Any scenario that ends with me hugging someone who isn’t hugging me back hasn’t exactly gone as planned.
There are few things worse than flying home for your father’s funeral, but I managed to find one: flying home for your father’s funeral while sitting next to a screaming child. On a 14-hour flight.
I used to ask myself, on the occasion of my birthday, what my mother was doing when she was my age. It started out as a fun little game. Sometimes the answer was “working in a chemistry lab” or “getting a Master’s degree.” It was always different from what I was doing.
Right, so, I have two spleens. I’m not sure what the odds of that are, but I will tell you, based on the look on the ultrasound technician’s face, that I do not believe they are high.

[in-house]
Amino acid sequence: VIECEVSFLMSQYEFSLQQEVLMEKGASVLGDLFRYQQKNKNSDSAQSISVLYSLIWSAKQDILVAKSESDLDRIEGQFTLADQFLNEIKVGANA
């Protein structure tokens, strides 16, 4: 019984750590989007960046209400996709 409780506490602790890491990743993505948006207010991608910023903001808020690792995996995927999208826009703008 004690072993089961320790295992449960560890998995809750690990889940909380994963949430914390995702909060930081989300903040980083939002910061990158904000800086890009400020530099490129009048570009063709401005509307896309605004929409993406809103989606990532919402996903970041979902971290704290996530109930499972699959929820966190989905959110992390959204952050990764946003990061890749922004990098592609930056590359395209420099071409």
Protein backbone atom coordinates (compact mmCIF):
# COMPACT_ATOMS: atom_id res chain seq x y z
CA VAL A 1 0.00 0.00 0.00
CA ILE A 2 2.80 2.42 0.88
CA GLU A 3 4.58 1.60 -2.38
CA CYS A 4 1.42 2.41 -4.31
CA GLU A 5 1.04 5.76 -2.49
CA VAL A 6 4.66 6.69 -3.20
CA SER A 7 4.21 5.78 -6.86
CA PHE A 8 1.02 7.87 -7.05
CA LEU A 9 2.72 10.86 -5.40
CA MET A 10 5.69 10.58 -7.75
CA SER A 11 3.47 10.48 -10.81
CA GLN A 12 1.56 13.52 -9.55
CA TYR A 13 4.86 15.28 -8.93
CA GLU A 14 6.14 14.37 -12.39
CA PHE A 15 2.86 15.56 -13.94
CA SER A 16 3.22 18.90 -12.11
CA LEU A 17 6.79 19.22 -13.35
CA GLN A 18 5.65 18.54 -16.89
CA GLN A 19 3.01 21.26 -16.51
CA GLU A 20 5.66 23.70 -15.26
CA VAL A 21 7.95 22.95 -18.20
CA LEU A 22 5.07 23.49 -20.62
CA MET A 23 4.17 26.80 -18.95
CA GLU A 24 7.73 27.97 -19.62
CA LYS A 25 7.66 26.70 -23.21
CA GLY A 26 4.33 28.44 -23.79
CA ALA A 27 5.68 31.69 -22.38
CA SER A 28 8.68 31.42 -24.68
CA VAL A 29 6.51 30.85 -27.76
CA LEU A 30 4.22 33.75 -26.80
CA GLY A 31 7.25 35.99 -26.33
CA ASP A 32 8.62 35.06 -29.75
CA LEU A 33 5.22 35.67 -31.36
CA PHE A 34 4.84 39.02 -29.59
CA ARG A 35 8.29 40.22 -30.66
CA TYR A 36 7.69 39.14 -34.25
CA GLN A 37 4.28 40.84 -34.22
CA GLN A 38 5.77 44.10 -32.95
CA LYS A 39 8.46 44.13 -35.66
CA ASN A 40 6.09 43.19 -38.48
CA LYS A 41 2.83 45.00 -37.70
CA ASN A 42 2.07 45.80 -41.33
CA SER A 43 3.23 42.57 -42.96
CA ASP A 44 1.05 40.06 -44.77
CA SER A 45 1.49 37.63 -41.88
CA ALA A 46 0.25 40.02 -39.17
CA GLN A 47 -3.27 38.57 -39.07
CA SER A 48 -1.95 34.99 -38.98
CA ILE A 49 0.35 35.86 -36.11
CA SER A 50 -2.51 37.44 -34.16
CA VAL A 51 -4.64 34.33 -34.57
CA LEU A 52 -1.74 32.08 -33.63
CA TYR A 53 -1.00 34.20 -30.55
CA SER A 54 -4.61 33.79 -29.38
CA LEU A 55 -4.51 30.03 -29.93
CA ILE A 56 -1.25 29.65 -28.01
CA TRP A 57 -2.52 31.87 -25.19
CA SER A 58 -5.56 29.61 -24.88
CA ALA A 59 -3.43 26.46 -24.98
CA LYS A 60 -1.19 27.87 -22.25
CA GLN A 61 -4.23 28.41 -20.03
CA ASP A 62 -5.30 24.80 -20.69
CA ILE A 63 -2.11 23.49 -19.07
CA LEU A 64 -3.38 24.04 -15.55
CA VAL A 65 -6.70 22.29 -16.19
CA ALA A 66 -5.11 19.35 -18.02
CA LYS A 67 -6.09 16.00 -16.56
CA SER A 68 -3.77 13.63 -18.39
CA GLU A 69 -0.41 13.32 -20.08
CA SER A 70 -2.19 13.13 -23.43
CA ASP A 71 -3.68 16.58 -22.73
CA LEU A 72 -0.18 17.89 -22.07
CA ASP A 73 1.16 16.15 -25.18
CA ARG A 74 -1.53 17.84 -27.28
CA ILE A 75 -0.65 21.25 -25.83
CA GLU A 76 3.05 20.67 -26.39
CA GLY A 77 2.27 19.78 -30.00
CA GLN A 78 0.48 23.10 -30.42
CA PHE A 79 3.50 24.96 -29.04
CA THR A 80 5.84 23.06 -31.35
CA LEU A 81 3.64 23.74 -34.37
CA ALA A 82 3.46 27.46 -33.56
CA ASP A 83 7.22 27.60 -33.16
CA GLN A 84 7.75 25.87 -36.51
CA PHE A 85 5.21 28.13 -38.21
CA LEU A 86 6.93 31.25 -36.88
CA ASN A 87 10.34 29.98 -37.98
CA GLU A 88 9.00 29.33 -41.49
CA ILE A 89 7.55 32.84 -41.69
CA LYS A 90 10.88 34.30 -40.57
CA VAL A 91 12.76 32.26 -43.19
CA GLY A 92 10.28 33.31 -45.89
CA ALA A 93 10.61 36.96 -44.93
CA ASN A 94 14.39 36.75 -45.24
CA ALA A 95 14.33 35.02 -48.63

Boston has yet to open its arms to me. It’s a place for insiders and people with an innate sense of direction, neither of which I am. They have shockingly few street signs here, and the subway lines are like spokes on a wheel, which funnel people out of the city center but don’t let you go between neighborhoods. How welcoming.
Born in Milwaukee, raised in Maryland, and a brief stint in Memphis. More recently, Emily spent three years abroad as a reporter for The Cambodia Daily in Phnom Penh. While she misses riding a motorbike to interviews and living in a treehouse, she does enjoy the fact that cannons are fired with regularity outside her office on Boston Harbor, and that people in New England can generally handle their snow. Her weakness? Sour cherries.